business news in context, analysis with attitude

With brief, occasional, italicized and sometimes gratuitous commentary…

•  Grocery Outlet said this week that it has just had its first billion-dollar quarter, with Q2 sales up 12.5 percent from the same period a year ago to $1.01 billion, on net income that was up 21.8 percent to $24.5 million.  Same-store sales were up 9.2 percent, on a 9.1 percent increase in transactions.

This clearly is the result of inflation and a recessionary mindset.  The challenge will be holding onto the gains as the economy improves.

•  From Axios this morning:

"The Consumer Price Index rose 3.2% in the 12 months through July and the measure that excludes energy and food prices rose 4.7%, the Labor Department said on Thursday.

"Why it matters: Despite a tick up in overall inflation, underlying details point to further signs of cooling last month as the steep price gains that plagued American consumers look to be moderating."

•  Not every retailer, apparently, is abandoning San Francisco's troubled mean streets.

ABC News reports that "IKEA, the global furniture giant, will open a store in downtown San Francisco later this month, the company announced on Tuesday, defying an onrush of retail departures that has slammed the city center in recent years.

"Located blocks away from the city's Union Square retail hub, the store will anchor a new mall owned by Ingka Centres, an IKEA-affiliated developer that seeks to drive shopping traffic toward company stores.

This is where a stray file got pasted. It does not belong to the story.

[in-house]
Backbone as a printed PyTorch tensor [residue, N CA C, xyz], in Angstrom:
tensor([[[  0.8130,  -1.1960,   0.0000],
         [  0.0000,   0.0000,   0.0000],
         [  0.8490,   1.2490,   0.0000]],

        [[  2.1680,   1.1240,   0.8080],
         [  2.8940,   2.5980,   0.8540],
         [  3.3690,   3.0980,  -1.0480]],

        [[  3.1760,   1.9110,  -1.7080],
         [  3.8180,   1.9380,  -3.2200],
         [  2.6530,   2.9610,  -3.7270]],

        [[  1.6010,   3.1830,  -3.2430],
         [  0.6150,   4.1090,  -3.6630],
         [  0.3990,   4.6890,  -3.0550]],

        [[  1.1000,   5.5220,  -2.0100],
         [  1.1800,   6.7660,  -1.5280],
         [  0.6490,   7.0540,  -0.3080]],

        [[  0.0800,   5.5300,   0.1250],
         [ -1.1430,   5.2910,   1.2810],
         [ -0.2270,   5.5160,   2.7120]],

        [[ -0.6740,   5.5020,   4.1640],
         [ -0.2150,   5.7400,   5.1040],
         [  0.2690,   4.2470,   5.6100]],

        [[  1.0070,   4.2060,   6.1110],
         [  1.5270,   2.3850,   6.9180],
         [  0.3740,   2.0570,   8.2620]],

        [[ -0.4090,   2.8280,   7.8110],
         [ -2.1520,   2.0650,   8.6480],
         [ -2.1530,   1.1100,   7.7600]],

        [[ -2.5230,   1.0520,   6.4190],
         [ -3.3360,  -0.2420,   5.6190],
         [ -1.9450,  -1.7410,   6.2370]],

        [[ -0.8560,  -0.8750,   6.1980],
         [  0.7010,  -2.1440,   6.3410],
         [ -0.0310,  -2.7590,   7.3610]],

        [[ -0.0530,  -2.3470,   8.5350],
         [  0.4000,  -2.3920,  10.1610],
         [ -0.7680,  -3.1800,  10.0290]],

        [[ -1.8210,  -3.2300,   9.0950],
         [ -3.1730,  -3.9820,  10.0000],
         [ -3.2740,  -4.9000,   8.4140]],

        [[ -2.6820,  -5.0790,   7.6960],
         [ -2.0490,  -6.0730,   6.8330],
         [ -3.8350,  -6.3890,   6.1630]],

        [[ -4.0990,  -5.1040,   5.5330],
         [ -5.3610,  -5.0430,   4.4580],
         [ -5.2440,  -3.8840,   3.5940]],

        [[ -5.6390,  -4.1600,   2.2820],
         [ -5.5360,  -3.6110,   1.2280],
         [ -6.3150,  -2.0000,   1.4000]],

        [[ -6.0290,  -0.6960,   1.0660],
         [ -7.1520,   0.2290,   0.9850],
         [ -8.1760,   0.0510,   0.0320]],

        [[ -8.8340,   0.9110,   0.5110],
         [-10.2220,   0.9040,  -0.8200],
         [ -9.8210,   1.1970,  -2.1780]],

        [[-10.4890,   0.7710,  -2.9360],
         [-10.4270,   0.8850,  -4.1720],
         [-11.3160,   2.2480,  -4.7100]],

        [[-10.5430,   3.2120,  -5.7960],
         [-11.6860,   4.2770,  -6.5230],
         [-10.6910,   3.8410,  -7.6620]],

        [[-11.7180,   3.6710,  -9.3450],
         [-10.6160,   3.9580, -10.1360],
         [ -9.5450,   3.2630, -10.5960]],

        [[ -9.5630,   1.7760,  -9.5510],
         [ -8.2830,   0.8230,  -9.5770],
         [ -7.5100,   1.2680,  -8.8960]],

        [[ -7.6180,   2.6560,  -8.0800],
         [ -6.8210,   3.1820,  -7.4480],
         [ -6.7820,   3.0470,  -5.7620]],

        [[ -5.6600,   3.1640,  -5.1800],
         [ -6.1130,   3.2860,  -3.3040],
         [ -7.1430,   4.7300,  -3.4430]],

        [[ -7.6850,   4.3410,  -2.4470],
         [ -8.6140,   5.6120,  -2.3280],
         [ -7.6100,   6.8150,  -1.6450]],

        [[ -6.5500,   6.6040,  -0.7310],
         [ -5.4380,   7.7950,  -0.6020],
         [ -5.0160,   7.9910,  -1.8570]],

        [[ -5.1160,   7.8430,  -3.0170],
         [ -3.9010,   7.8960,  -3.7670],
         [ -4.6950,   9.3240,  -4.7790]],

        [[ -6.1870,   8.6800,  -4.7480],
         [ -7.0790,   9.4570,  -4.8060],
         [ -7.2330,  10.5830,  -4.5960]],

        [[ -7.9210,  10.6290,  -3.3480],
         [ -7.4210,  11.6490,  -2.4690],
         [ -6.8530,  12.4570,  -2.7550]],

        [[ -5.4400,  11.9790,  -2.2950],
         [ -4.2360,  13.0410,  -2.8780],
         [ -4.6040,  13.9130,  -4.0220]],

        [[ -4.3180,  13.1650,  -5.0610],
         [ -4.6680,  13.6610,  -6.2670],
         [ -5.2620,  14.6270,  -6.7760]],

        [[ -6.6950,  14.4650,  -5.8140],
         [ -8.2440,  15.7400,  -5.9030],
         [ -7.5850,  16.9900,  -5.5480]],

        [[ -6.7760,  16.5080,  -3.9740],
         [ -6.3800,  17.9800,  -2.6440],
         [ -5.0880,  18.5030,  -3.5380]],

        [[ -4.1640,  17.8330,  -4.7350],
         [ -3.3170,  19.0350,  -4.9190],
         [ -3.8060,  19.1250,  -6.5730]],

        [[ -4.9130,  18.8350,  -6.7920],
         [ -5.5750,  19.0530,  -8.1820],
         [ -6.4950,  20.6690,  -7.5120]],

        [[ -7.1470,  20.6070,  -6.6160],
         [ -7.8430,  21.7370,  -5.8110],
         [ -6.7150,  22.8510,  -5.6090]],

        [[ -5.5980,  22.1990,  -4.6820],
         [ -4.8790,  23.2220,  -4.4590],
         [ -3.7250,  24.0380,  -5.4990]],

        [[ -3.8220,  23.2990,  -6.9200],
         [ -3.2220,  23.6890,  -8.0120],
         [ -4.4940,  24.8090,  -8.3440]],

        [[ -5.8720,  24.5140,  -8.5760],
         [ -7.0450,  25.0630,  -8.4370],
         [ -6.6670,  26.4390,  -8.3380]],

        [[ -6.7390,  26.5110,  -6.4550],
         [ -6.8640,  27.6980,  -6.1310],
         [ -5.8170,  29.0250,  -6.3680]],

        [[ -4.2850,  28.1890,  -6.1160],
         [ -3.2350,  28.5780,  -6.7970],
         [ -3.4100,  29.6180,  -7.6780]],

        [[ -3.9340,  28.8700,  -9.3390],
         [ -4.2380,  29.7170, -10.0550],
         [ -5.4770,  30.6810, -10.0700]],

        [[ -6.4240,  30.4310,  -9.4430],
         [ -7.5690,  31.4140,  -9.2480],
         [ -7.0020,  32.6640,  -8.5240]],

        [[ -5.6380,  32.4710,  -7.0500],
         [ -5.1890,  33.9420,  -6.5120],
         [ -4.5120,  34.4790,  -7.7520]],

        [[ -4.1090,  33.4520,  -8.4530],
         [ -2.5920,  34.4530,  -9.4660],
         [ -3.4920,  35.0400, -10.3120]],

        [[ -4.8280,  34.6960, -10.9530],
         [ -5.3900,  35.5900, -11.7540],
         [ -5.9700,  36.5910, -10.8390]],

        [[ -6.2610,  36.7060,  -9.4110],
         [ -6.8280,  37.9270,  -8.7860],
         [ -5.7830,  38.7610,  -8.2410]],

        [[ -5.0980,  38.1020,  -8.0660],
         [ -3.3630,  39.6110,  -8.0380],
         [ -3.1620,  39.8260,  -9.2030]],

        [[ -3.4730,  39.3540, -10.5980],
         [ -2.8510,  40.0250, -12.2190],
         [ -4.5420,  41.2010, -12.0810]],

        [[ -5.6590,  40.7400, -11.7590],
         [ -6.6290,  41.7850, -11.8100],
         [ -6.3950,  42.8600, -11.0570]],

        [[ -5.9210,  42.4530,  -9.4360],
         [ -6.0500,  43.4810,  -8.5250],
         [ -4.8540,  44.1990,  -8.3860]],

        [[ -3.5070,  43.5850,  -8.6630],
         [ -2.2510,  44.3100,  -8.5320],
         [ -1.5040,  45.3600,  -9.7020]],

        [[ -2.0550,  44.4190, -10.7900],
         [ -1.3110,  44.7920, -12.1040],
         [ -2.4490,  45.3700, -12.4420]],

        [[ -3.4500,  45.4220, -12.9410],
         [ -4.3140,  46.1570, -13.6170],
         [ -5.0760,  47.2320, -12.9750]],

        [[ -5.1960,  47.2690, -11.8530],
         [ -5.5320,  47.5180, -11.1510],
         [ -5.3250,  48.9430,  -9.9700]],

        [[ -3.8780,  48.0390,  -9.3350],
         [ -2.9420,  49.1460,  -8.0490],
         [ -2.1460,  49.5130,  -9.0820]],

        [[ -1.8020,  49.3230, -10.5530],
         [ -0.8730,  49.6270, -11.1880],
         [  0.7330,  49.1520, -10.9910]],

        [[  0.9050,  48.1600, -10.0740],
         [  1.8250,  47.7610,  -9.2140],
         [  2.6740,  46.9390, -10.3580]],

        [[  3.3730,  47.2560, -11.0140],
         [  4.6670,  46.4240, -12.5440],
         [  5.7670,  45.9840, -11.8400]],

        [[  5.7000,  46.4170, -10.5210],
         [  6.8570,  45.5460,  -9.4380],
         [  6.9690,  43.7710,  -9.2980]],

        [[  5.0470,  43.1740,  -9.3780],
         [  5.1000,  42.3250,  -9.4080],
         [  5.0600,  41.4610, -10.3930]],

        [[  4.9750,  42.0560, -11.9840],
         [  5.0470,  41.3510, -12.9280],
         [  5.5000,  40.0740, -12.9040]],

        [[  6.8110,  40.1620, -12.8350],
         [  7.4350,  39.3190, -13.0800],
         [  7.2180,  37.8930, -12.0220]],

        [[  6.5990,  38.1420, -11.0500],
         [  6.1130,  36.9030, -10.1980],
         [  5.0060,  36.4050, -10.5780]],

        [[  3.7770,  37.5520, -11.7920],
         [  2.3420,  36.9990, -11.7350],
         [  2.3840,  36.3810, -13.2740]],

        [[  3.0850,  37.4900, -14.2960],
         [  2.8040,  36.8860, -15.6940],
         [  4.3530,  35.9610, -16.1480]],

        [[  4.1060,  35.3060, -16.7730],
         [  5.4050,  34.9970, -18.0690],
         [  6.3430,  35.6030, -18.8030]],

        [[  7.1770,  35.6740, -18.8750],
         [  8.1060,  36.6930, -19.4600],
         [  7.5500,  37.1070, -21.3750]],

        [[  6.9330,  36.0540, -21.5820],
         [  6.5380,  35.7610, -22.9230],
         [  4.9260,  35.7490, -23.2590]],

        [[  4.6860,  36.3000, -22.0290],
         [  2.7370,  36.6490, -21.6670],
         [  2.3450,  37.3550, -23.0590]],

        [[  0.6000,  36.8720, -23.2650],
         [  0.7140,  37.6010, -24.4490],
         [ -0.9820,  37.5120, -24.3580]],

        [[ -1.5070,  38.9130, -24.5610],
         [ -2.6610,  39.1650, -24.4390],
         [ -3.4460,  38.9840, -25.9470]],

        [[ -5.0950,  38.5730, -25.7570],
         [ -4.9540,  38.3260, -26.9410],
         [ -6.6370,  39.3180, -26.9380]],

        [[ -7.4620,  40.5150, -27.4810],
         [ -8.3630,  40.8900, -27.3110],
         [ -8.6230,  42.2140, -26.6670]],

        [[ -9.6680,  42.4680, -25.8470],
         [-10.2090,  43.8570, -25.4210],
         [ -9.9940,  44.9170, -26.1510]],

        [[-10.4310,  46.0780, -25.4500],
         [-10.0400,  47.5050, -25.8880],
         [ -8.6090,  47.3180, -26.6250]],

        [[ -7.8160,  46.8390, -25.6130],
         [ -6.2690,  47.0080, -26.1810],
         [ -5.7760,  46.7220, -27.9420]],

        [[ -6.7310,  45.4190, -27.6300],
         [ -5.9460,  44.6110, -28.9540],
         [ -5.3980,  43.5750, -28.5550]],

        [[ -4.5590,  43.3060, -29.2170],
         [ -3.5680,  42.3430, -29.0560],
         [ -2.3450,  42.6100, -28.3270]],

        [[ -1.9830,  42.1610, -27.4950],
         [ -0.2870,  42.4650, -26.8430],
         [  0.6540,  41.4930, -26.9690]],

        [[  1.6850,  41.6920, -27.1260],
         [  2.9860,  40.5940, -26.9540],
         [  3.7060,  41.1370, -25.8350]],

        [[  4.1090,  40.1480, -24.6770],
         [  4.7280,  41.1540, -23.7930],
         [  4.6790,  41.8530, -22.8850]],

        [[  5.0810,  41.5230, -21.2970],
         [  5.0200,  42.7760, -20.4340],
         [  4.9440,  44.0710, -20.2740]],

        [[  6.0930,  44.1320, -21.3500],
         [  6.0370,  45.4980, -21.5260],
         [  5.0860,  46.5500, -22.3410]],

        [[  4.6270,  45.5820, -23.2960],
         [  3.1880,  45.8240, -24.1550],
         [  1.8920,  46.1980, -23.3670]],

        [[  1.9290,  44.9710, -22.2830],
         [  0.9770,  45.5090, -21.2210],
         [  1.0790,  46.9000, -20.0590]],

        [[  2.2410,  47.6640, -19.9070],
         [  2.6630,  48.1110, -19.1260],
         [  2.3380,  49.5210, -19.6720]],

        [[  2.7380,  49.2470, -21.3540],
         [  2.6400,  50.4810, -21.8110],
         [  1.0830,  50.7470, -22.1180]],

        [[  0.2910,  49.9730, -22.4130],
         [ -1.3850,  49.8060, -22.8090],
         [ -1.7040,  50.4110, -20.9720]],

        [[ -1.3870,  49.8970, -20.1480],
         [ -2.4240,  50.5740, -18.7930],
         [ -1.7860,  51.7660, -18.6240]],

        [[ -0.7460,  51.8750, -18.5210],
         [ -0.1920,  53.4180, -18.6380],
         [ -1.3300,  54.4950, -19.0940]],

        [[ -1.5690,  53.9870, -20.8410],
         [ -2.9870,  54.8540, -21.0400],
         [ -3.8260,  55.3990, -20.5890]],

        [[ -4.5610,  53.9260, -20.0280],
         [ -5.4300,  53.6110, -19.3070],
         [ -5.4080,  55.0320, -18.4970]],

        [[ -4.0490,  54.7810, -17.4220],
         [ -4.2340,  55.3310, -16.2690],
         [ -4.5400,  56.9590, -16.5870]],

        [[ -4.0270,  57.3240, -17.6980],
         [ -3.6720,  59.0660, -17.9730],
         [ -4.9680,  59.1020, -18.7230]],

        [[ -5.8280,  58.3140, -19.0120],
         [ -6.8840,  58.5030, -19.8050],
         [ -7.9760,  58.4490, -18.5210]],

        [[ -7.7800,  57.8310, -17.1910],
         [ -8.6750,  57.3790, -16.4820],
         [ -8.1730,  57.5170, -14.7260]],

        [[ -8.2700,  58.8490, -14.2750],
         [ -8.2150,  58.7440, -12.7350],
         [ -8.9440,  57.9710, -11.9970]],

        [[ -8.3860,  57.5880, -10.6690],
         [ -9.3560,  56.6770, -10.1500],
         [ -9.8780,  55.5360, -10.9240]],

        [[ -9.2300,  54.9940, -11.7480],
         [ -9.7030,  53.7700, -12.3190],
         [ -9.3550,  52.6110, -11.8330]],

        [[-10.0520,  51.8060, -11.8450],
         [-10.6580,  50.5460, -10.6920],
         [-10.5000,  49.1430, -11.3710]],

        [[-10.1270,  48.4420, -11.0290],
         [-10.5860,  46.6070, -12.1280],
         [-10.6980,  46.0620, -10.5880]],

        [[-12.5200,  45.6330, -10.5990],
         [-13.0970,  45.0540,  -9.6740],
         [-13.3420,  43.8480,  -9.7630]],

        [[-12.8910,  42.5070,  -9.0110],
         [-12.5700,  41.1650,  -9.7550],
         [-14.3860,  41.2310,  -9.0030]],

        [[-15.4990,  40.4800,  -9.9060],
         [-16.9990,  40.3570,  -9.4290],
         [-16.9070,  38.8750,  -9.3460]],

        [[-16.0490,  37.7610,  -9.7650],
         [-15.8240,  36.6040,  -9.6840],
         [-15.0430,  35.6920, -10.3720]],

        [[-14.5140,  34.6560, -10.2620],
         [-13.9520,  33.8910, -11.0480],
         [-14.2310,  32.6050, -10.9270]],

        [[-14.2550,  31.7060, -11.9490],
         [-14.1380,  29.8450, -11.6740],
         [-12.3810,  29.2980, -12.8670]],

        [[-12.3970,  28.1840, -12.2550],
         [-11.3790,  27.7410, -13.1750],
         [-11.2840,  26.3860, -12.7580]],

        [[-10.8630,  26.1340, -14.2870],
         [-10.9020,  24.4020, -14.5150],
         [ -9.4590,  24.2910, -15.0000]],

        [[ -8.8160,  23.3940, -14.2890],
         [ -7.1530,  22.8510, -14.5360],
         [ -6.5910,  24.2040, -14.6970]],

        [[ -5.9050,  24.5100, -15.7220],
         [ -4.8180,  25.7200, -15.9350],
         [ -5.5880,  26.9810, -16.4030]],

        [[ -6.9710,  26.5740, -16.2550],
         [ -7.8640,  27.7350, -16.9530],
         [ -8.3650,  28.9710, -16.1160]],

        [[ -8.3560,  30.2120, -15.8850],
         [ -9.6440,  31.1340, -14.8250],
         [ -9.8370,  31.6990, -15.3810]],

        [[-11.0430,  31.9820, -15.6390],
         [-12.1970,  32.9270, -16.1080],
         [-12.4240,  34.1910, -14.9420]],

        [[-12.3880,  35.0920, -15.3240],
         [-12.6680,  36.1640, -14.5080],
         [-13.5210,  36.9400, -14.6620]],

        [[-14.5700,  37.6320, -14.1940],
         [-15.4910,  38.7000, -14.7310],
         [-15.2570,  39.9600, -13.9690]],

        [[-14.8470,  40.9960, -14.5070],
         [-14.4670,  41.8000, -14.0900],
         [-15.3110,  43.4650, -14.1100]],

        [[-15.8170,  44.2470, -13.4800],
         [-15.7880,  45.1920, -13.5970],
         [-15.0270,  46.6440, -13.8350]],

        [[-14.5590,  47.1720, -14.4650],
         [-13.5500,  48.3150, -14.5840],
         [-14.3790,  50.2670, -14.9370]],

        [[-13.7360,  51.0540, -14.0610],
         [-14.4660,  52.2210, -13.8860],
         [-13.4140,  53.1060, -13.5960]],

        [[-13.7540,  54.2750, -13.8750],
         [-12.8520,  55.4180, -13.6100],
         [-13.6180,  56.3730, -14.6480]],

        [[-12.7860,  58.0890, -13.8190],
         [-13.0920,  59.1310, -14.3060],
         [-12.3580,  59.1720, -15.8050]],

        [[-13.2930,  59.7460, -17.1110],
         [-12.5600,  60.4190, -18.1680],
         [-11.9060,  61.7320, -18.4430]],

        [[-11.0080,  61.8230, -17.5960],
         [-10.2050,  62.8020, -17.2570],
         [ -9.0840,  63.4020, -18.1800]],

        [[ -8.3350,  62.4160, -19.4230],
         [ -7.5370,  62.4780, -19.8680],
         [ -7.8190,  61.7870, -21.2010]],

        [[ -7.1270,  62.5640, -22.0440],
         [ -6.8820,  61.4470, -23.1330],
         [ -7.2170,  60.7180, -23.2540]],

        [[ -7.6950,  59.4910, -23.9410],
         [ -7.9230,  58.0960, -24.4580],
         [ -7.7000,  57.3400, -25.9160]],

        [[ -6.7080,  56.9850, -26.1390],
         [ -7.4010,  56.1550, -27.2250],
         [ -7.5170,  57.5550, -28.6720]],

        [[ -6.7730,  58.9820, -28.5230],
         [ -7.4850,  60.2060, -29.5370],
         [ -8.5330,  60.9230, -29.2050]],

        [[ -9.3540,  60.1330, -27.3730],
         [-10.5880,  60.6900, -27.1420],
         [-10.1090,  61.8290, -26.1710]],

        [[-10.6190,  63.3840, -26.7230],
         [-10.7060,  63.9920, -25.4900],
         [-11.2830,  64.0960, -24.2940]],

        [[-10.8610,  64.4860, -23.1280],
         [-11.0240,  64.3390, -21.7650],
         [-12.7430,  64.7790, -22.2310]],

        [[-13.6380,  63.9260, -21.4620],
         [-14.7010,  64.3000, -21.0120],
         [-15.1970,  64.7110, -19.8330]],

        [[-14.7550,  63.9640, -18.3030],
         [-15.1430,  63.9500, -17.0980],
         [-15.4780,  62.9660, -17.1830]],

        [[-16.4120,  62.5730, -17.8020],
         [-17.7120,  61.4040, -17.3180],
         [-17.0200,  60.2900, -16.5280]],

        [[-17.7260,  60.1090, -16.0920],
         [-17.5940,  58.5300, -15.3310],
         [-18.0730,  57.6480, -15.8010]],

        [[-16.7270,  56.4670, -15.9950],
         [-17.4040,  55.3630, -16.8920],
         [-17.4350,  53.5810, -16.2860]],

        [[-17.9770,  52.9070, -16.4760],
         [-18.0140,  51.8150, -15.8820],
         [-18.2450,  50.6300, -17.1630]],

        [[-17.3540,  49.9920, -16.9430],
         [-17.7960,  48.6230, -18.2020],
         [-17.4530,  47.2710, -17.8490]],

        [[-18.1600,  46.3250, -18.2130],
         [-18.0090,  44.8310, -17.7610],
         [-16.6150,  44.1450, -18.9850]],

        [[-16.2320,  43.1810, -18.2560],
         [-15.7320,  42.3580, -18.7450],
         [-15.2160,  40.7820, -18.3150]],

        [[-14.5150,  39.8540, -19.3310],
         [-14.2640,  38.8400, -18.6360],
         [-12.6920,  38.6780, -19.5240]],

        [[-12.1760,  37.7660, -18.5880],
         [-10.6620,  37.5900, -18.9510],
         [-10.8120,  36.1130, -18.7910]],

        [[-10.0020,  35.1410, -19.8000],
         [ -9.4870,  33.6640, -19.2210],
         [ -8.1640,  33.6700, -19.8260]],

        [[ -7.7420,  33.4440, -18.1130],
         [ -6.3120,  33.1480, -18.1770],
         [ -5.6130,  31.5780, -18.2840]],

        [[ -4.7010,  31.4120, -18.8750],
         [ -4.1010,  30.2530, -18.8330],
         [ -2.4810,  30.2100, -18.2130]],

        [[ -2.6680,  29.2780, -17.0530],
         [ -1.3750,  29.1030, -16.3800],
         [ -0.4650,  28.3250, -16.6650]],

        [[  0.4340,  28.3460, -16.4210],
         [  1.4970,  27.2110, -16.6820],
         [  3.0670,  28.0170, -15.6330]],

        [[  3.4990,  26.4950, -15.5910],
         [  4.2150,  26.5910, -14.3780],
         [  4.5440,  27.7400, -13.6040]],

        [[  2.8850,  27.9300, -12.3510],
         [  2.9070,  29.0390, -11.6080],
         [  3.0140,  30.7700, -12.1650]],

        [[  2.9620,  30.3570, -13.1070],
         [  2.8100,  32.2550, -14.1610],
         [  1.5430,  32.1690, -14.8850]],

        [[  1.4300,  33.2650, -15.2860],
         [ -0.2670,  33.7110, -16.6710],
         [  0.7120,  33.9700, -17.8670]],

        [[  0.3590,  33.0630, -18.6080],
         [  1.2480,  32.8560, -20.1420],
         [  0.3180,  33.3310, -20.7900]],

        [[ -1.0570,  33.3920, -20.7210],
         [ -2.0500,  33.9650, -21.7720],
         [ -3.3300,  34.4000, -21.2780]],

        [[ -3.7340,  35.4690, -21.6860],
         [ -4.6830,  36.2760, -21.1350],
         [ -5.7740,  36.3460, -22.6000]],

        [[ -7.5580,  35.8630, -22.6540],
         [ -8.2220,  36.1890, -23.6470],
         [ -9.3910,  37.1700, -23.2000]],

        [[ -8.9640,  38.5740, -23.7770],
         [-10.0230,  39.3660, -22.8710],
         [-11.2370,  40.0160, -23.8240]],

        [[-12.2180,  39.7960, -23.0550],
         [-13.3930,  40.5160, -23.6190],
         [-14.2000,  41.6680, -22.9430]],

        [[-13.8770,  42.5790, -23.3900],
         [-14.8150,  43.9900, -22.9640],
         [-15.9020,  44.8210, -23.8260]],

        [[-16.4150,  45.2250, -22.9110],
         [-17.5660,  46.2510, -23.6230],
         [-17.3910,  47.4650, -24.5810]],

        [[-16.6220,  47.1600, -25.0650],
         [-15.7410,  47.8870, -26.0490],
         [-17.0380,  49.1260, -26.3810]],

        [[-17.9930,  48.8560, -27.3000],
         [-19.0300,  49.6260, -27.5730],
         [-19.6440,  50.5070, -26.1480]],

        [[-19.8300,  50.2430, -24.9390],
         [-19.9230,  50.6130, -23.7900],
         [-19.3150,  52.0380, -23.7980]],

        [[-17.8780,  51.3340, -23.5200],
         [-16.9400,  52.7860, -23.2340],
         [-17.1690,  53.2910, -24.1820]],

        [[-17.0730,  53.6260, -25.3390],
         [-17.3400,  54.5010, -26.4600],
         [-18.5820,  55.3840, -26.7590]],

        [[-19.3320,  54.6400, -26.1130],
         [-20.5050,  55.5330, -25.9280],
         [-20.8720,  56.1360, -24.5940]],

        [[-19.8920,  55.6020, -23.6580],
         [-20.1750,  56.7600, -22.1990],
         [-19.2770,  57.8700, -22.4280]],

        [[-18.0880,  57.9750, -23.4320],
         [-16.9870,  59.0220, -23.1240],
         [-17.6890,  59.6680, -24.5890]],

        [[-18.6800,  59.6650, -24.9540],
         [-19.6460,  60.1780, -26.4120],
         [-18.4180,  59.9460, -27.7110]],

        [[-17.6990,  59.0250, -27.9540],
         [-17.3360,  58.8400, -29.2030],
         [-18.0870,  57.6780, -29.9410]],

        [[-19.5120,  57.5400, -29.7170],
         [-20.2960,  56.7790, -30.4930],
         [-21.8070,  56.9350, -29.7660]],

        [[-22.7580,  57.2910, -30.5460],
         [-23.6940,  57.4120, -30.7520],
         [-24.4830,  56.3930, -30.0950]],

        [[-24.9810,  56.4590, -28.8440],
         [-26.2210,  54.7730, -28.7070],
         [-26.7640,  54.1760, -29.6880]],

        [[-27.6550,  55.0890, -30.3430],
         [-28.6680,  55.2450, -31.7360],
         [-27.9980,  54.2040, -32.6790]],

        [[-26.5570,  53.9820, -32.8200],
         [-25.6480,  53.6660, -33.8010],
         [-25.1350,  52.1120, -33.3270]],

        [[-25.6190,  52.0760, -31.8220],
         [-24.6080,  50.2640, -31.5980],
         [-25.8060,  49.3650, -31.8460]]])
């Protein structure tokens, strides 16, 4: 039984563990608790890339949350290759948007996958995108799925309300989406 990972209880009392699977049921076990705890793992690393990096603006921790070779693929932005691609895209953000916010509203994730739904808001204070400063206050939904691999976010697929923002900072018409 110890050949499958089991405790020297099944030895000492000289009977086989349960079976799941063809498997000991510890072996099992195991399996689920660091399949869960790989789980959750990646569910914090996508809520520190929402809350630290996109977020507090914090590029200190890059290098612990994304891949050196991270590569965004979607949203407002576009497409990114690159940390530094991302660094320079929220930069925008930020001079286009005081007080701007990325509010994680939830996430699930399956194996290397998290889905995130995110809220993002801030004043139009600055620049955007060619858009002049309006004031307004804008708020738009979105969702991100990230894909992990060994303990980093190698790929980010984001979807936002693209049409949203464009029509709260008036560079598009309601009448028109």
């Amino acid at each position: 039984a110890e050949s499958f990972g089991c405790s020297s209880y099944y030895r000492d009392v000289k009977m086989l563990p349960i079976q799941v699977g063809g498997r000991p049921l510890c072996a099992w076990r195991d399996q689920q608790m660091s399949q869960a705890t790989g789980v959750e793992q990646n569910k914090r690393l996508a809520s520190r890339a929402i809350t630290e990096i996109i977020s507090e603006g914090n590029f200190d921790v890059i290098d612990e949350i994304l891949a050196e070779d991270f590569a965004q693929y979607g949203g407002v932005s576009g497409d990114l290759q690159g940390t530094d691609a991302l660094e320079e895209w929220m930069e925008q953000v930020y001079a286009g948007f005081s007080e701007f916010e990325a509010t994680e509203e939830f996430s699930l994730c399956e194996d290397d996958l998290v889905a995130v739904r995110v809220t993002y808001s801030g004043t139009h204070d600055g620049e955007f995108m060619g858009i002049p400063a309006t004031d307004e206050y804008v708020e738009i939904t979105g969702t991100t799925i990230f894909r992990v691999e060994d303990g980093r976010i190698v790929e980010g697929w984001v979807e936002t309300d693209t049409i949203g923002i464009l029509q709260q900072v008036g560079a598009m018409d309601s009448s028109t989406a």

"The new, sprawling three-story store will span a combined 52,000 square feet, featuring 27 fully-furnished room displays tailored for city dwellers, IKEA said.

The announcement bucks a trend of retailers exiting downtown San Francisco.

In recent months, a slew of closures of retail stores in San Francisco doubles as a roundup of well-known shopping brands: Whole Foods, Old Navy and Nordstrom, among others."

This is interesting on several levels.  First, it is an extension of Ikea's urban strategy - building urban formats that are tighter and more focused on service than the suburban behemoths upon which it built its reputation.

But the opening in San Francisco also is noteworthy.  Axios has a story this morning about a possible business/office resurgence in the city, driven by AI companies". "San Francisco is now a teeming center of AI development — home to 20 of the 50 members of Forbes AI 50 list showcasing promising companies in the field."  So there's hope for one of the country's great cities.

•  From CNN:

"Molson Coors, best known for brewing Coors Light and Miller Lite, is acquiring Blue Run Spirits, a cult favorite high-end bourbon and rye whiskey brand … It’s part of the company’s pivot to becoming a broader beverage company focusing on drinks beyond beer, especially since US spirit sales surpassed beer sales last year for the first time ever.

"Blue Run is a Kentucky-based startup that makes premium bourbon whiskeys with prices ranging from $100 to $250 for a bottle. Five people came together that have a 'common love' for bourbon and created the brand in 2020, according to Blue Run CEO and cofounder Mike Montgomery, which resulted in a 'groundbreaking brand' that skews younger and more diverse than typical bourbon drinkers, he said."